Slow growth is making it harder than expected for Britain to cut its deficit, but even a temporary fiscal stimulus to boost the economy would be dangerously wrong, Prime Minister David Cameron said on Monday.
Addressing business leaders a week before Chancellor George Osborne makes his autumn budget statement, Cameron said there would be measures to improve infrastructure and tackle youth unemployment but the priority would be deficit reduction.
Getting debt under control is proving harder than anyone envisaged. High levels of public and private debt are proving to be a drag on growth, which in turn makes it more difficult to deal with those debts, Cameron told the Confederation of British Industry's annual conference.
But this also undermines further the case for adding to the national burden of debt with even more borrowing, the Conservative leader added.
Britain's opposition Labour Party has called for an easing in the pace of the Conservative-led coalition's five-year deficit reduction plan, as growth prospects have weakened sharply due to the euro zone debt crisis.
Cameron rejected this. We are recovering from a debt crisis, not a traditional recession. People who argue that traditional fiscal stimulus, extra spending funded by even more borrowing, is the right answer are not just wrong, but dangerously wrong, he said.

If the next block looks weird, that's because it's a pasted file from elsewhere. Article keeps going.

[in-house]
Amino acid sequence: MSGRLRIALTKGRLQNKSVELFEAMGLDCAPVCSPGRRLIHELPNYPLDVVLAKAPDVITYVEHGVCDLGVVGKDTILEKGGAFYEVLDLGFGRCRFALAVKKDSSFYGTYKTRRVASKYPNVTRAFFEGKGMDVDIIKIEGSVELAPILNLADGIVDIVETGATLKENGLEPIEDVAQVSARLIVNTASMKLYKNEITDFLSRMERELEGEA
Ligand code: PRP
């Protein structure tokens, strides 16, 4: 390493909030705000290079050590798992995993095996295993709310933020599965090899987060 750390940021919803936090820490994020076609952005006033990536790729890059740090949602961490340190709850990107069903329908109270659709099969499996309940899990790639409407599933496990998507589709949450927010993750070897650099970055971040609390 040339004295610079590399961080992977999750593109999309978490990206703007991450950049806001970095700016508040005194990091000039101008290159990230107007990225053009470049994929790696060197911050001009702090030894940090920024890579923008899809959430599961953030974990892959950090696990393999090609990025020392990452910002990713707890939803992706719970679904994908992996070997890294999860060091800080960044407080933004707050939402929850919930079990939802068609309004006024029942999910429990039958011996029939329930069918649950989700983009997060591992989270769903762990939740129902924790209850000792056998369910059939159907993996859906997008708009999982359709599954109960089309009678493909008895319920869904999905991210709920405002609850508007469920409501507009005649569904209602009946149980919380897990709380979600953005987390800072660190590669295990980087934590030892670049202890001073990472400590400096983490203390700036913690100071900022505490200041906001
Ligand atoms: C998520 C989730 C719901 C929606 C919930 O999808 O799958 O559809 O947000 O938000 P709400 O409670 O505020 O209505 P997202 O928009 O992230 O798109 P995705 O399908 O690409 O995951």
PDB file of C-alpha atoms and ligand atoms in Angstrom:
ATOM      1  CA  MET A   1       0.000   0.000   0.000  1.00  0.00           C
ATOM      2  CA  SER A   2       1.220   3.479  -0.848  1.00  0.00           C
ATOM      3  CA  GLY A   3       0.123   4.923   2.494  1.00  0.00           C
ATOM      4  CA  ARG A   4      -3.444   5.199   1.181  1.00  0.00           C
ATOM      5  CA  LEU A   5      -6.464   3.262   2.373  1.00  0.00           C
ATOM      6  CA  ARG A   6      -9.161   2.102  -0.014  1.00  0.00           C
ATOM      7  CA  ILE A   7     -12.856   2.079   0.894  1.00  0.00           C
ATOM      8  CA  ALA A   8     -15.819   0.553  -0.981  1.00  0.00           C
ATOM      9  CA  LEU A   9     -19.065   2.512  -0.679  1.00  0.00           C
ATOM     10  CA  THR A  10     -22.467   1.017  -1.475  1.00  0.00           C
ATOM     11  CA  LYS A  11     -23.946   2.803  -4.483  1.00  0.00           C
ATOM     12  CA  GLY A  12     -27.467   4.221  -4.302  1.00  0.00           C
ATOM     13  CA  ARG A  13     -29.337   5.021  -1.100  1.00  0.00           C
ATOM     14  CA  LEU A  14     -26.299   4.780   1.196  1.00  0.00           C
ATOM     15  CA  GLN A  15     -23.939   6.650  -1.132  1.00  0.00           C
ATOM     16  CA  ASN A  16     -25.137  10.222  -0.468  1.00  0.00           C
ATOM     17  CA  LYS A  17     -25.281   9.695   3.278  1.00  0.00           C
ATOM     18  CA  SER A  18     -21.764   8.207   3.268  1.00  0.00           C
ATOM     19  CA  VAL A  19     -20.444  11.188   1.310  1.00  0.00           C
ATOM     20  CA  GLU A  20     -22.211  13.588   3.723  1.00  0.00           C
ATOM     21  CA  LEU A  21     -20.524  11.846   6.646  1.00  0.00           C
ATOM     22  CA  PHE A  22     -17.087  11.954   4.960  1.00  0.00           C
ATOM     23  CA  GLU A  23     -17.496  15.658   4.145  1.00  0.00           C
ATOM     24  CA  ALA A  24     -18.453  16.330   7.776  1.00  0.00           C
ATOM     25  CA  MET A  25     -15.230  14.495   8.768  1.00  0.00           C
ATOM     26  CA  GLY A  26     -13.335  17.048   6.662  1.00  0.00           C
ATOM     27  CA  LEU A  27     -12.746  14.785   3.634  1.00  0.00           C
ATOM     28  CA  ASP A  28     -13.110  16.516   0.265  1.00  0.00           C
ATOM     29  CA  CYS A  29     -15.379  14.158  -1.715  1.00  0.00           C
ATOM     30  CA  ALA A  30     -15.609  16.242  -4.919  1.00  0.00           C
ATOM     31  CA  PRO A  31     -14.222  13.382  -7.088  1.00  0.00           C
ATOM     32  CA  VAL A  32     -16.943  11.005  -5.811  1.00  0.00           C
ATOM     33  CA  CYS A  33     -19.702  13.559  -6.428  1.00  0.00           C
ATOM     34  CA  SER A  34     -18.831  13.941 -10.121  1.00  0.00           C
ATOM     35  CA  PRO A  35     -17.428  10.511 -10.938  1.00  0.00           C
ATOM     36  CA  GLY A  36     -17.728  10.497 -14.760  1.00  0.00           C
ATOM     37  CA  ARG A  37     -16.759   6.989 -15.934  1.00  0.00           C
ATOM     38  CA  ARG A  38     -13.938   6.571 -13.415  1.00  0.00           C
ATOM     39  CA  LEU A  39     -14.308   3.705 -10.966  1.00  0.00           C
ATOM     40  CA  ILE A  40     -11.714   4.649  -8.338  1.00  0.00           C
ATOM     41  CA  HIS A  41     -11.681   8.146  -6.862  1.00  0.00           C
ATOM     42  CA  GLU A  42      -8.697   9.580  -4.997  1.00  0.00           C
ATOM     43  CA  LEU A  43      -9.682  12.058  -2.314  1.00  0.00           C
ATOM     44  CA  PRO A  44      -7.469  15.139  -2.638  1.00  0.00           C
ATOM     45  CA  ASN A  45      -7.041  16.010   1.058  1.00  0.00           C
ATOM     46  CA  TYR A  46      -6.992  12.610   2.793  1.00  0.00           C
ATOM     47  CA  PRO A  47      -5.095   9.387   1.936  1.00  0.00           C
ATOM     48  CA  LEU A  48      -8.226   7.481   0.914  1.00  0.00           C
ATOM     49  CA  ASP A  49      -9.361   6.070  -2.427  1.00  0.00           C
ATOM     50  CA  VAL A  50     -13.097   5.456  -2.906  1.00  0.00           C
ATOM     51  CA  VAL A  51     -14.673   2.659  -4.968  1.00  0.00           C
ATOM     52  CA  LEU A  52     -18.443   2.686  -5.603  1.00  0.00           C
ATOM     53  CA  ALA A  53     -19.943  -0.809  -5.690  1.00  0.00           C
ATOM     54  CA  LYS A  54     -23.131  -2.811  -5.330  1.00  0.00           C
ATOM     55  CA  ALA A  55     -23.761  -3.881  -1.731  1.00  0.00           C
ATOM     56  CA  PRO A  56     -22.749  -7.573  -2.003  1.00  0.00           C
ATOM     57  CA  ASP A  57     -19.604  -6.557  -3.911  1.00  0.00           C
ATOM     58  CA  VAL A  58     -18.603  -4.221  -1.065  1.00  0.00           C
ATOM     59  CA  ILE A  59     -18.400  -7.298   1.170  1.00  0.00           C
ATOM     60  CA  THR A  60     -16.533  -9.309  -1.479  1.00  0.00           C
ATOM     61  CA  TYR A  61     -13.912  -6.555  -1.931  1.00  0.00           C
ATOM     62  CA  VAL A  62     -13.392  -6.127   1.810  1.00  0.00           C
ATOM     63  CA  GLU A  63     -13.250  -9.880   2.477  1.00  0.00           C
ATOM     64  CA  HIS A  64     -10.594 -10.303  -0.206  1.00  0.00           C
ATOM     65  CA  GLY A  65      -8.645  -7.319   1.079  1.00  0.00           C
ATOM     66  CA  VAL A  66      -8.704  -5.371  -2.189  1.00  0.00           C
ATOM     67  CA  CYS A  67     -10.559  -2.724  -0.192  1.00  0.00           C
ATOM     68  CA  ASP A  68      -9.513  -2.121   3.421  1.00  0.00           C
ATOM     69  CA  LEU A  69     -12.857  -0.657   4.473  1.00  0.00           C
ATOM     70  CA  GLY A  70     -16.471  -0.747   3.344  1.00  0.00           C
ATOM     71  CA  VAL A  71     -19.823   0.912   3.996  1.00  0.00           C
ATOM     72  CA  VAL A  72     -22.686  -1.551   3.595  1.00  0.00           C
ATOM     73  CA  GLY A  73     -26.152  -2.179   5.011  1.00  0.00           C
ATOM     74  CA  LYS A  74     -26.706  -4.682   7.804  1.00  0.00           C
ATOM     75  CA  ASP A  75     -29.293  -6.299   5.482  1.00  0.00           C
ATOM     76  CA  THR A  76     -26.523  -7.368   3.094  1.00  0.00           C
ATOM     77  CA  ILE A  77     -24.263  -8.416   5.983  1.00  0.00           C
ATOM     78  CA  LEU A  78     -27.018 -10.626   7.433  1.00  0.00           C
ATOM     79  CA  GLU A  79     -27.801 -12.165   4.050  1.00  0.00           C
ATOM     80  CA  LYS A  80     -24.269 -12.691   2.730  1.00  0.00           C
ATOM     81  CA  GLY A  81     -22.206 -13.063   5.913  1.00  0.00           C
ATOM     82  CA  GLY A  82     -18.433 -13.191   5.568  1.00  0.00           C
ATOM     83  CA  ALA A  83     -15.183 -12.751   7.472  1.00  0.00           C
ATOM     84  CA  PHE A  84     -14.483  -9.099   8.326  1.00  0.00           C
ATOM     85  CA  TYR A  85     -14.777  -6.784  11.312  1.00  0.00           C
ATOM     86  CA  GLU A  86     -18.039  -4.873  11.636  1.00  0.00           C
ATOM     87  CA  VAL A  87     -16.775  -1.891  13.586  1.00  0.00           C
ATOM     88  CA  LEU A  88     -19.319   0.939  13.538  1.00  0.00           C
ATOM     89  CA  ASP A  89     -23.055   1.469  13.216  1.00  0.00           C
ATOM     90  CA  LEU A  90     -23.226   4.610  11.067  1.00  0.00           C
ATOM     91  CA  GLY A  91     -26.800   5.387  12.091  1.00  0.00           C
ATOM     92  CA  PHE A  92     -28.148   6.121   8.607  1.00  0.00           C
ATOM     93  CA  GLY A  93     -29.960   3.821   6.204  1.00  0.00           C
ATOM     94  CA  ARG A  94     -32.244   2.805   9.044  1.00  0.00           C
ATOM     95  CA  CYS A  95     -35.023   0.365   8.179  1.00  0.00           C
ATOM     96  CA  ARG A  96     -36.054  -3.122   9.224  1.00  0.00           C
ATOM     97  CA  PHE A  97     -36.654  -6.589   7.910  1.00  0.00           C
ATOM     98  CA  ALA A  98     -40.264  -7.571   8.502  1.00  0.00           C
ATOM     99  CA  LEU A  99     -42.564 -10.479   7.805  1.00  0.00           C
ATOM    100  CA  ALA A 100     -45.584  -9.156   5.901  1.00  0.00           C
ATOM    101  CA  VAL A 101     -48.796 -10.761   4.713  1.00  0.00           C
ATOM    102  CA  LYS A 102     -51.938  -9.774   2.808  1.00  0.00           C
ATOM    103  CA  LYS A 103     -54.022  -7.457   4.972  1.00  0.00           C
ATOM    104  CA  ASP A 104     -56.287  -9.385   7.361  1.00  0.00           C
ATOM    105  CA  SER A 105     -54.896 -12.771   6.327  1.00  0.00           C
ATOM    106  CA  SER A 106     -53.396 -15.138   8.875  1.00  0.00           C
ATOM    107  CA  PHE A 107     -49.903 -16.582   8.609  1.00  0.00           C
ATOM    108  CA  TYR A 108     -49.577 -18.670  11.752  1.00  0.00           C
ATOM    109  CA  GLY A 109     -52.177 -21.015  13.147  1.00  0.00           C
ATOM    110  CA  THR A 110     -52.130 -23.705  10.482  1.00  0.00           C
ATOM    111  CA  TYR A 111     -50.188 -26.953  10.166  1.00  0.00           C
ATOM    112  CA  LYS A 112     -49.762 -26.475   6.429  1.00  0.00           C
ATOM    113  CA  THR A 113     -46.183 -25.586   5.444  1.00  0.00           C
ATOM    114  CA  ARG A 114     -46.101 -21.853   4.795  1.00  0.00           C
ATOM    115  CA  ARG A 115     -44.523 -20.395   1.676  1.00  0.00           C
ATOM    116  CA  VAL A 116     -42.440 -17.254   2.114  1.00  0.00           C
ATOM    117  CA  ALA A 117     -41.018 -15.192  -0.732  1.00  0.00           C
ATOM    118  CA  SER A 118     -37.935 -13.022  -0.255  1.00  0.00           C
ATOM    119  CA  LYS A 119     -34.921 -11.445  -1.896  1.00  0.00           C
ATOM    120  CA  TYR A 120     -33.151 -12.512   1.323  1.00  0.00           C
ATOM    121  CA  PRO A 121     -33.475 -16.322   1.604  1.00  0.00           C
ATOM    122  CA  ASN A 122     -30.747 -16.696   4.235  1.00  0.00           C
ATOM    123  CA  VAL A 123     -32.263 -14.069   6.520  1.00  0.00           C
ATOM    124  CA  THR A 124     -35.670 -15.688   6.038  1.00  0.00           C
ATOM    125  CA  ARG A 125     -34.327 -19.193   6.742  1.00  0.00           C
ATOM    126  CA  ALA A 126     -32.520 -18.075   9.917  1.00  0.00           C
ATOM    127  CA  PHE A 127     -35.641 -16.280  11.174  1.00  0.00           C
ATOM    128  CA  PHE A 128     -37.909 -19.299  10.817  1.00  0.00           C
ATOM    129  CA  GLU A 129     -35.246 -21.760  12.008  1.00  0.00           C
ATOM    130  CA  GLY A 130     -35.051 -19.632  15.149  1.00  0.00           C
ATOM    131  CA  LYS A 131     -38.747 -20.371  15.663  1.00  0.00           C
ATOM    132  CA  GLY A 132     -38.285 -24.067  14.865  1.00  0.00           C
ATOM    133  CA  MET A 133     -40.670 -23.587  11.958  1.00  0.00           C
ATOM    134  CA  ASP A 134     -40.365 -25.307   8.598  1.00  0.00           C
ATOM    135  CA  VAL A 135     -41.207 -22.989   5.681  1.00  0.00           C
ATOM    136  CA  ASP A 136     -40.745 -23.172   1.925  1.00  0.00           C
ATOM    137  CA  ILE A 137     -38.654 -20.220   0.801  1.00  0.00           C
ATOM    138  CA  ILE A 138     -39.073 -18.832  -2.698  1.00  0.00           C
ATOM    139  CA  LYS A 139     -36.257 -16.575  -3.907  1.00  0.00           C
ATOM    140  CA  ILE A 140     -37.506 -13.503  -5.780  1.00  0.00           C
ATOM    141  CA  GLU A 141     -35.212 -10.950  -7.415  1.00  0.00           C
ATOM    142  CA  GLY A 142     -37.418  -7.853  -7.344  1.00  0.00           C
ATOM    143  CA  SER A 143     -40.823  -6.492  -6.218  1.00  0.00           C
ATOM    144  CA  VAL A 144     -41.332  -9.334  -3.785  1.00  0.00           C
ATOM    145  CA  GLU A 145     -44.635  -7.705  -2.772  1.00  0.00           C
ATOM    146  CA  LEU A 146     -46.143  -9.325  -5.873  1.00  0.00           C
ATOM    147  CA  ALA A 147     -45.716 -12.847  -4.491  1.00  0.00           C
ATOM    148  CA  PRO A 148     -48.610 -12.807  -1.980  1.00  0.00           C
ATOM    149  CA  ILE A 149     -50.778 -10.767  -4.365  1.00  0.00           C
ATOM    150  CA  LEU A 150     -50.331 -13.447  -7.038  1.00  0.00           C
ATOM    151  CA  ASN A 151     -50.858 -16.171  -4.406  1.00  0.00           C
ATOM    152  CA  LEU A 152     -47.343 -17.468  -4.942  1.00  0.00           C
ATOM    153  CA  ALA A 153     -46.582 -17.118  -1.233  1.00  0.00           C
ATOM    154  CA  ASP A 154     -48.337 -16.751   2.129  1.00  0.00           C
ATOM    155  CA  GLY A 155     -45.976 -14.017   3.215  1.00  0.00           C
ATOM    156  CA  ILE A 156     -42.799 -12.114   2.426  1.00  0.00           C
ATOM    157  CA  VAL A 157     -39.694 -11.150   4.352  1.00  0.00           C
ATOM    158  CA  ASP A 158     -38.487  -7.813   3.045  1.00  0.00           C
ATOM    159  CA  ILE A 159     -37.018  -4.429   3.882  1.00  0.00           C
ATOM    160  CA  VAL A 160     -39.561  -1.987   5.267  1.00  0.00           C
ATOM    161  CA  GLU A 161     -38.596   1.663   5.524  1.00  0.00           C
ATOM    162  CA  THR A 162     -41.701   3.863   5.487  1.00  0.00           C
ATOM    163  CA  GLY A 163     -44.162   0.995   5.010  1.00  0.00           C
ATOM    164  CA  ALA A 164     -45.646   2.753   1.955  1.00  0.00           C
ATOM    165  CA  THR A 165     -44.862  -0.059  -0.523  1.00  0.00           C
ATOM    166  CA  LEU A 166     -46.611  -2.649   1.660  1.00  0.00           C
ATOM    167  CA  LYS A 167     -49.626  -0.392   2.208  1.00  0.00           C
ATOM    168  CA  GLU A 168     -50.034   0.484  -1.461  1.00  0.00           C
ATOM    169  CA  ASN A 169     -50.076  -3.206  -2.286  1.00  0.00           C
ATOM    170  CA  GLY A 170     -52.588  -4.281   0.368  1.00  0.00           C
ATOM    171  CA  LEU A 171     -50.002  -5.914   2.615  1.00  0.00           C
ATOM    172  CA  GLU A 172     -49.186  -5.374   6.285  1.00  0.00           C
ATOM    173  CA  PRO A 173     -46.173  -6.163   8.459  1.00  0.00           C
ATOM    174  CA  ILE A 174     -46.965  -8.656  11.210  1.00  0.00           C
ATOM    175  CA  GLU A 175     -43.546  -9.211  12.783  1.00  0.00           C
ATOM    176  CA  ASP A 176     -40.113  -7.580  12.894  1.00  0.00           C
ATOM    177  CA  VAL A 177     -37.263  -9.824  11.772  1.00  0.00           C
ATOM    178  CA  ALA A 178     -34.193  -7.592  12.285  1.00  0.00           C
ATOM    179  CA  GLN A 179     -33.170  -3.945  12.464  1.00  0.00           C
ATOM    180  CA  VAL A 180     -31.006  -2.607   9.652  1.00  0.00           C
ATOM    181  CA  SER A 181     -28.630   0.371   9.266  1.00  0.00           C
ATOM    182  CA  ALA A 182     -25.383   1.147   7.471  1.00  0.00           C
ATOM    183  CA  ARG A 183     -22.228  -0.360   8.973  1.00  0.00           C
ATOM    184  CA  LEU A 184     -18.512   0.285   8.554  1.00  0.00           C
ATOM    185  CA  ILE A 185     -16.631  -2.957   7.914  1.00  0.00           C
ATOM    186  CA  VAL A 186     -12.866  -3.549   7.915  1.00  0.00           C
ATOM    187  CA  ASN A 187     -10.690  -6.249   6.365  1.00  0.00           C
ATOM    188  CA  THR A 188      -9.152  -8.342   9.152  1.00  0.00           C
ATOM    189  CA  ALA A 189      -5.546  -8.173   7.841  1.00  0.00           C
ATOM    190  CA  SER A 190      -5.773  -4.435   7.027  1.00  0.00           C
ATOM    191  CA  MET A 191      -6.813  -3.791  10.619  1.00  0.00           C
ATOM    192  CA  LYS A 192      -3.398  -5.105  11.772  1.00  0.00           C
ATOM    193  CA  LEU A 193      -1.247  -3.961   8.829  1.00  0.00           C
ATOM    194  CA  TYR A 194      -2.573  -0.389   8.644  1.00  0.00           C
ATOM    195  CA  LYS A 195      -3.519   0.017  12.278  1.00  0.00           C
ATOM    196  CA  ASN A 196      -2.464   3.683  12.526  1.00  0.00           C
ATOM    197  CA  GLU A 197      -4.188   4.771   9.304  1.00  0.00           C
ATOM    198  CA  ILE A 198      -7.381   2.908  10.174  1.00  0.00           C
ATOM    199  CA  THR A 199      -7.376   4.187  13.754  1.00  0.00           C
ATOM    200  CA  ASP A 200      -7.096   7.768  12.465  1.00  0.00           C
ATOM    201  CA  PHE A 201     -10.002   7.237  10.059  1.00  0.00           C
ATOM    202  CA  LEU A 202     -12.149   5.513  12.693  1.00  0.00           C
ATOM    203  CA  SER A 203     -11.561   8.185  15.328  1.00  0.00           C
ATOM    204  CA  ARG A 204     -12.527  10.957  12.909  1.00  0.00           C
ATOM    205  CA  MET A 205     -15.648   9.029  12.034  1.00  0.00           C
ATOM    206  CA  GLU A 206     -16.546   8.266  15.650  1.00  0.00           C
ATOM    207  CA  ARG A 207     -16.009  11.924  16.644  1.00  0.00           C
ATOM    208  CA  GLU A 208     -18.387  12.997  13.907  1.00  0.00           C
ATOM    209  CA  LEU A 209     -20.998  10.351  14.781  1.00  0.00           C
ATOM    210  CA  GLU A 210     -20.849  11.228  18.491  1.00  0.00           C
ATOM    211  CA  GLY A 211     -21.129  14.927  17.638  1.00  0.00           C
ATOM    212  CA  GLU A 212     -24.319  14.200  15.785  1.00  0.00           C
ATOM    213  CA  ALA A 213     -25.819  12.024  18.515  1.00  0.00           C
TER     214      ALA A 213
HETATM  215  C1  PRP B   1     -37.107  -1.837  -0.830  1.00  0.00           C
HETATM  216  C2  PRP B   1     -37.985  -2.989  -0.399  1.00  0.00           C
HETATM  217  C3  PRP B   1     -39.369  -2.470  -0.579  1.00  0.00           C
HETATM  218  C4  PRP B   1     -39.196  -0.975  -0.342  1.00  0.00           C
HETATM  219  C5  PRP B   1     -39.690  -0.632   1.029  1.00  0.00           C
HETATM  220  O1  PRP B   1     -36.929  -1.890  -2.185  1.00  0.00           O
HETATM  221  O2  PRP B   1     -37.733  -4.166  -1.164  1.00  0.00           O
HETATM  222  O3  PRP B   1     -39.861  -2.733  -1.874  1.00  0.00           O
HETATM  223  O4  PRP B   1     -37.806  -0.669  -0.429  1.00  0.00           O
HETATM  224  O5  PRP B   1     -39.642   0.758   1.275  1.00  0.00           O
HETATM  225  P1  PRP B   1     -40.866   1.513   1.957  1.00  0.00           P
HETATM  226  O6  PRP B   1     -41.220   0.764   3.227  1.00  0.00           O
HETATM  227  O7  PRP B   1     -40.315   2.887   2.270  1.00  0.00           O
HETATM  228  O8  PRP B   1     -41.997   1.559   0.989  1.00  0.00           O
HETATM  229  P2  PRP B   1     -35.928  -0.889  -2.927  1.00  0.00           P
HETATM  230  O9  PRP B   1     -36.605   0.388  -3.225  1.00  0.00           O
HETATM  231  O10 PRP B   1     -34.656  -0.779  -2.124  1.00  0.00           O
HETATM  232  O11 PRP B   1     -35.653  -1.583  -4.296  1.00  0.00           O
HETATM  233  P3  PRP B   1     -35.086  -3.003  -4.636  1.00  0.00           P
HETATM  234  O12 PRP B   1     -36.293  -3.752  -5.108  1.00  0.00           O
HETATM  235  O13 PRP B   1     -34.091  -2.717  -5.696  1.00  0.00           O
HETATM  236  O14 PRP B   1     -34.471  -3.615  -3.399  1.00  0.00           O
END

The surge in the cost of government borrowing for euro zone countries such as Italy and Spain reinforced the need for Britain to maintain market confidence in its fiscal plans, Cameron added.
Cameron said rebalancing Britain's economy towards exports and away from domestic consumption was essential. However, he announced plans to support Britain's house-building industry by underwriting mortgages for first-time buyers and said Osborne would announce separate measures to boost infrastructure investment next week.
Cameron also said Britain was about to sign a 10-year gas supply deal with Norway, details of which would be available later on Monday.
(Reporting by Keith Weir and Fiona Shaikh, writing by David Milliken; Editing by John Stonestreet/Ruth Pitchford)